The bottom row shows that backing all home teams, providing they won their last match would have found 47.03% winners but would have made a loss of -384.87 points, -4.64%. The home teams in the top two rows (the ones that haven’t won for a while) didn’t do very well.
The next table looks at the returns from backing away sides relative to the number of games since they last won:
There have been 9,922 away sides that won their last game. Backing all of them has lost a relatively small amount. They’ve only made a loss of 42.19 points, -0.43%.
Based on this evidence, supporting away sides that won their last match seems most favourable.
Since last Loss:
Taking a slightly different approach, what happens if we analyse the results relative to when a team last lost? Do the teams that haven’t lost recently do better or worse?
If a team lost its last match, “Since Loss” is nil. If it didn’t lose its last match but lost the one before that, “Since Loss” is one.
The bottom row shows that backing home teams that lost their last game found 41.04% winners, and made a loss of 490.11 points, -4.97%. Teams that lost their last match had the lowest win rate of all sides in their next game. There seems to be nothing of any substance in the other rows to believe “Since Loss” knowledge is helpful with regards to finding profits amongst home sides.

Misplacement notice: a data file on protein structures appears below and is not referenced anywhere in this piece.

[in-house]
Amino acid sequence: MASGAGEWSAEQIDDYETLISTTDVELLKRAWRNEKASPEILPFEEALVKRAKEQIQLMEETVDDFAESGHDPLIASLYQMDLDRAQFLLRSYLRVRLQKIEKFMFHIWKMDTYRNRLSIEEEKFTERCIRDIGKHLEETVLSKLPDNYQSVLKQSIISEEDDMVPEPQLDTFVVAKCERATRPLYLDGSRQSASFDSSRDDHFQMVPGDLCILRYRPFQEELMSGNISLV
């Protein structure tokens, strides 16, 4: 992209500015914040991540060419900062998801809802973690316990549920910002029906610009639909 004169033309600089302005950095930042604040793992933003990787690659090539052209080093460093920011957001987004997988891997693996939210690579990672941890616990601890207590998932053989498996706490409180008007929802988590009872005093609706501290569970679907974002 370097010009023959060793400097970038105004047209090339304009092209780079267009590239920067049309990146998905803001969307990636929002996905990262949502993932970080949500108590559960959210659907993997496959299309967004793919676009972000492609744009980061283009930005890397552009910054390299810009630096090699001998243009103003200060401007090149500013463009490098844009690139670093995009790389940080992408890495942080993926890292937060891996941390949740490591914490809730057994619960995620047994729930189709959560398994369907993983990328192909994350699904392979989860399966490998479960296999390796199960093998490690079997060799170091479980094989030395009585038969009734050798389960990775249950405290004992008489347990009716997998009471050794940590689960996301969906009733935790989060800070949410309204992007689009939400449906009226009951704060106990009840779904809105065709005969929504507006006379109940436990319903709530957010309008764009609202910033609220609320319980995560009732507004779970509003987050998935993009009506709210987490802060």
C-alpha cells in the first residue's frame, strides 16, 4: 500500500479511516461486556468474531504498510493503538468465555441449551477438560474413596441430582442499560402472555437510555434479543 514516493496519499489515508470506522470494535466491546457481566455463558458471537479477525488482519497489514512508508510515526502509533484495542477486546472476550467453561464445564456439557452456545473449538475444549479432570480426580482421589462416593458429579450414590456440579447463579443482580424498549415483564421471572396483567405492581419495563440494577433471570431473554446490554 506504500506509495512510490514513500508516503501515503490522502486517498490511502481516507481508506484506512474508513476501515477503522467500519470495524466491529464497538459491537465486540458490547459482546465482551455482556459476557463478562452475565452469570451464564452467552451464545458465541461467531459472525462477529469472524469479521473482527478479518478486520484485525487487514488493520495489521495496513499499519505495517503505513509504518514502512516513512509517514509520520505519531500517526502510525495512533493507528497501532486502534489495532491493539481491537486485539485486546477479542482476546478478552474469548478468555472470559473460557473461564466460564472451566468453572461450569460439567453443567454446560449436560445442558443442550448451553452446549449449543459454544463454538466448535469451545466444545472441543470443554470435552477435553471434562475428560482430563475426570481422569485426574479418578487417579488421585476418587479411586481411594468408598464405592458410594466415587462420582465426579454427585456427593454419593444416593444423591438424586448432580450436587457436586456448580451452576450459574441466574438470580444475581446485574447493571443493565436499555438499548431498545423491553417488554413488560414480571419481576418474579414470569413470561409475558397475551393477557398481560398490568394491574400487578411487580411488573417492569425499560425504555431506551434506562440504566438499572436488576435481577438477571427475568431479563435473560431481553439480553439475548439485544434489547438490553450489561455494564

Away Since Loss:
Backing away teams that either lost their last match, or the match before that have lost the most money. They have the lowest win rates too.
Interestingly, backing all away sides in the top four rows has just about broken even. Covering over 10,000 bets, backing away sides that have avoided defeat in their last two matches has only lost 18.55 points, -0.18%.
The next table shows a breakdown of those games by their odds:
Away teams that were priced odds on (shown in the top row) have lost 30.37 points, -3.09%. The better returns have come from backing away sides priced 2.50 or better. The most interesting groups are the cases priced between 2.50 and 2.99:
When analysing data in this way, we have to be careful that we don’t reduce the sample sizes to such small levels that the evidence becomes so diluted that it becomes meaningless but there seems to be sufficient evidence to show that when backing away teams in the 2.50 to 2.99 price range, the teams that have avoided defeat recently perform best.
The teams that would be excluded are the 2.50 to 2.99 cases that have lost one of their last two league games:
As you can see, they’ve done considerably worse. Their win rates are only 34.49% compared to 38.71% for the teams that have avoided defeat in their last two matches.
The final piece of analysis combines two pieces of information concerning backing away sides:
- The away side won its last match
- The away side also avoided defeat in the game before last
There have been 6,440 teams in the last 11 years that have fallen into this group. Blindly backing all of them has made a profit of 151.93 points, +2.36%.
The sides that are priced at 2.50 or bigger have done best:
If you’re looking for a strategy that will help to put you onto the profitable away bets, you might like to consider these points when selecting your bets.
Good luck with your betting!